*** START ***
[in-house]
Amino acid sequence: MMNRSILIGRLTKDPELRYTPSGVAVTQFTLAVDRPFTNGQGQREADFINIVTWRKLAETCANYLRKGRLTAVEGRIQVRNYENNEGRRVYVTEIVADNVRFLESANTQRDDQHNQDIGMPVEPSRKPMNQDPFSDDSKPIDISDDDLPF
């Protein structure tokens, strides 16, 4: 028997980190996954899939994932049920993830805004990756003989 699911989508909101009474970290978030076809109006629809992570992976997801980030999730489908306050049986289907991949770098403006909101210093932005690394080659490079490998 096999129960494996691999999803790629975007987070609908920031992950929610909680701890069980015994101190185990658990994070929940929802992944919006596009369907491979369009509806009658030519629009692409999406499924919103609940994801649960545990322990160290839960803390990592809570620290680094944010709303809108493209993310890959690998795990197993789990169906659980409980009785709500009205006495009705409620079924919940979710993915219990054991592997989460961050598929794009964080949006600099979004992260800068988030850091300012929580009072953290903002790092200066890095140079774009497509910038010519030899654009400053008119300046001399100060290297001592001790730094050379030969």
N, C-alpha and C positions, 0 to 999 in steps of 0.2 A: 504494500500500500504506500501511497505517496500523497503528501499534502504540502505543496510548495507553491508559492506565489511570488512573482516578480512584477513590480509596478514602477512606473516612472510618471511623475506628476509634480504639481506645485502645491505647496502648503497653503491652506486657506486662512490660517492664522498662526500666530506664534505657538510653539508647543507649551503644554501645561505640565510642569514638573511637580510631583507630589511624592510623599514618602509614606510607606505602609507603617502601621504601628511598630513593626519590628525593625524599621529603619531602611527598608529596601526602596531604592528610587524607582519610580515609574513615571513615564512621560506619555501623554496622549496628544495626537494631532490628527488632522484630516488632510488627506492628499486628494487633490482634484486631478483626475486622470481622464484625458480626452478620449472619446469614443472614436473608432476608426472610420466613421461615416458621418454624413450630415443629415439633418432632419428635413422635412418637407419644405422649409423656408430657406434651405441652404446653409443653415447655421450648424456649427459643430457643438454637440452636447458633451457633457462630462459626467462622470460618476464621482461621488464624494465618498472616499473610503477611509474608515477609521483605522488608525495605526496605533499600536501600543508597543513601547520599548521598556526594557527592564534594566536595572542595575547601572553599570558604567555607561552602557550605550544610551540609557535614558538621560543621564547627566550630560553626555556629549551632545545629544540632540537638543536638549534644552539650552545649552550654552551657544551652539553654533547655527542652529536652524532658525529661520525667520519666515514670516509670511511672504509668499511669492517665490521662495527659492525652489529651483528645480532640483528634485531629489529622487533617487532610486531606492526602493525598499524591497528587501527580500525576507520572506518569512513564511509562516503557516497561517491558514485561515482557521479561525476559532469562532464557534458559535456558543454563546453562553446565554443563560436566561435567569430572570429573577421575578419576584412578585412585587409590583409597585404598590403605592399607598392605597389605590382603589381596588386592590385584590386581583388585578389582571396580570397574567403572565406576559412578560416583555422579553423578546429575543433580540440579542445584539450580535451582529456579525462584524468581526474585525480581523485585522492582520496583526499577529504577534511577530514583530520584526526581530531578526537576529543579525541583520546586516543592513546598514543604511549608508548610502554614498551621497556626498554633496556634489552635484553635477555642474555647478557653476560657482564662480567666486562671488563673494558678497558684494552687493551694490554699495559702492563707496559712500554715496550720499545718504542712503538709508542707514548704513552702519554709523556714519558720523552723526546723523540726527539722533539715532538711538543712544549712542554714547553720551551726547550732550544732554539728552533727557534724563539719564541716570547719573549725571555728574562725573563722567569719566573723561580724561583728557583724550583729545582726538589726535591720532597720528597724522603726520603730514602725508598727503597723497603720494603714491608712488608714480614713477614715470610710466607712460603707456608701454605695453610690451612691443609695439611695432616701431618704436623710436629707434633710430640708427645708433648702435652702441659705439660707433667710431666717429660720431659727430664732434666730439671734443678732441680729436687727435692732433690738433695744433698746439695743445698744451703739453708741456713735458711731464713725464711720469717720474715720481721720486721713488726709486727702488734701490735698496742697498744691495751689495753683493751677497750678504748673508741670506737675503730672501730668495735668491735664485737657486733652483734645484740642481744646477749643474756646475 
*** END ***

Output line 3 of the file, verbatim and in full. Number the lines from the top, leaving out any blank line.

């Protein structure tokens, strides 16, 4: 028997980190996954899939994932049920993830805004990756003989 699911989508909101009474970290978030076809109006629809992570992976997801980030999730489908306050049986289907991949770098403006909101210093932005690394080659490079490998 096999129960494996691999999803790629975007987070609908920031992950929610909680701890069980015994101190185990658990994070929940929802992944919006596009369907491979369009509806009658030519629009692409999406499924919103609940994801649960545990322990160290839960803390990592809570620290680094944010709303809108493209993310890959690998795990197993789990169906659980409980009785709500009205006495009705409620079924919940979710993915219990054991592997989460961050598929794009964080949006600099979004992260800068988030850091300012929580009072953290903002790092200066890095140079774009497509910038010519030899654009400053008119300046001399100060290297001592001790730094050379030969």